Offices belonging to the Guaranty Trust Bank, GTBank have been sealed for evading tax payment.
Guaranty Trust Bank, GTBank
Guaranty Trust Bank offices in Uyo have been sealed.
According to NAN, the affected offices are two branches in Uyo.
The offices were sealed by the Akwa Ibom State Internal Revenue Service, AKIRS, on Monday over unpaid taxes running into N184 million.
Leo Umanah, Executive Director Enforcement and Recovery, AKIRS who lead the team on the operation, told journalists in Uyo that the two branches were on Udo Udoma Street and Abak Road.
He noted that the government agency had acquired an ex parte order from the state High Court, Uyo Division, restricting access to the premises of the bank and its facilities.
According to him, the order was issued by Hon. Justice Imeh Umanah.
He explained that the two branches were given warning notice on Feb. 4 that they had not been remitting the actual tax deducted from their employees’ salaries and other relevant taxes due the state.
He said further that GTBank was informed that by so doing, it had failed to comply with the provisions of relevant tax laws.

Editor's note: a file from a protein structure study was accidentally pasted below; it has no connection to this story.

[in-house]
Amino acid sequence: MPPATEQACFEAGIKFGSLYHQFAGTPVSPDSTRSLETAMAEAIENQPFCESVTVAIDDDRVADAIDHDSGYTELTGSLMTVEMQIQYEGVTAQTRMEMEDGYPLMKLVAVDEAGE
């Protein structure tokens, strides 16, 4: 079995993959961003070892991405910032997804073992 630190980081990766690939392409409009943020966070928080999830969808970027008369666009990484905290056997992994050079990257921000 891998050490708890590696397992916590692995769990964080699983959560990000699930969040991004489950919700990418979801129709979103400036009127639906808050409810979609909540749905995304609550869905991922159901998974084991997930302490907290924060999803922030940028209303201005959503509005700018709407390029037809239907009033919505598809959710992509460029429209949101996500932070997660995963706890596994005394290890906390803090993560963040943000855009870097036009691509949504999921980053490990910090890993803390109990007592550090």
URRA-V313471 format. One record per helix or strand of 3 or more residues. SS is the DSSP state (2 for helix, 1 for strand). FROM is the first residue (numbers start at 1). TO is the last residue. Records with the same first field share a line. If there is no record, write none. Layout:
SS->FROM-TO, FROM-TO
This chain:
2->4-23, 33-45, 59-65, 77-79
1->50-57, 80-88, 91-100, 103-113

According to the AKIRS official, the bank had failed to comply with the warning after 10 months.
The director said that the bank had taken AKIRS to court in Uyo, Port Harcourt and Benin City over the tax remittance but the cases were struck out in favour of the revenue agency.
Mr Umanah said that the agency had exhausted reconciliation and negotiation opportunities with the bank.
He said AKIRS was left with no choice but get ex parte order to recover the government revenue.
He added that the bank was served the notice of distrain and under the law, they had 14 days to negotiate with AKIRS and vacate the order.
“If after 14 days, they do not comply, we have the mandate of the court to sell the property and recover the tax owed the state,” he said.
Mr Umanah observed that many business outfits in the state were withholding government taxes running into billions of naira.
He insisted that in the ongoing enforcement drive, AKIRS was poised to recover the state government’s revenue to enable it to realise its “completion agenda.”